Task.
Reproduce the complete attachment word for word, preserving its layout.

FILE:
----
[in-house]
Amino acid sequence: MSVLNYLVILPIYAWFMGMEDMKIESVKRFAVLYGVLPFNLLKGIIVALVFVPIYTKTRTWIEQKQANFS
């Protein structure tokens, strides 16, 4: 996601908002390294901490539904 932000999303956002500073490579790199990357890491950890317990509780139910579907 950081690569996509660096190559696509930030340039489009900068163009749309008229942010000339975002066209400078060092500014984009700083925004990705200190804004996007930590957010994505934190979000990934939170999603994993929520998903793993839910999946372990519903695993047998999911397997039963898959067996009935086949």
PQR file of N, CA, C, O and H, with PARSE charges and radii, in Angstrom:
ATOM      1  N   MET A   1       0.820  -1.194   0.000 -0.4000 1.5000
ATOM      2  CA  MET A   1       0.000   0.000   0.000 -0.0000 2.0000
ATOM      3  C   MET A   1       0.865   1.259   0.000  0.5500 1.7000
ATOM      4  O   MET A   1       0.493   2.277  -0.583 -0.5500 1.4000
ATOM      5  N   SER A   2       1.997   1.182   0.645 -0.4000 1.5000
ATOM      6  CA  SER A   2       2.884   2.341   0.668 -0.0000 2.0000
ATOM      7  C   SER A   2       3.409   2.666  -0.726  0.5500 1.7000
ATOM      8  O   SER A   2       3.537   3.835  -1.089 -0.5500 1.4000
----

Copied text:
[in-house]
Amino acid sequence: MSVLNYLVILPIYAWFMGMEDMKIESVKRFAVLYGVLPFNLLKGIIVALVFVPIYTKTRTWIEQKQANFS
């Protein structure tokens, strides 16, 4: 996601908002390294901490539904 932000999303956002500073490579790199990357890491950890317990509780139910579907 950081690569996509660096190559696509930030340039489009900068163009749309008229942010000339975002066209400078060092500014984009700083925004990705200190804004996007930590957010994505934190979000990934939170999603994993929520998903793993839910999946372990519903695993047998999911397997039963898959067996009935086949």
PQR file of N, CA, C, O and H, with PARSE charges and radii, in Angstrom:
ATOM      1  N   MET A   1       0.820  -1.194   0.000 -0.4000 1.5000
ATOM      2  CA  MET A   1       0.000   0.000   0.000 -0.0000 2.0000
ATOM      3  C   MET A   1       0.865   1.259   0.000  0.5500 1.7000
ATOM      4  O   MET A   1       0.493   2.277  -0.583 -0.5500 1.4000
ATOM      5  N   SER A   2       1.997   1.182   0.645 -0.4000 1.5000
ATOM      6  CA  SER A   2       2.884   2.341   0.668 -0.0000 2.0000
ATOM      7  C   SER A   2       3.409   2.666  -0.726  0.5500 1.7000
ATOM      8  O   SER A   2       3.537   3.835  -1.089 -0.5500 1.4000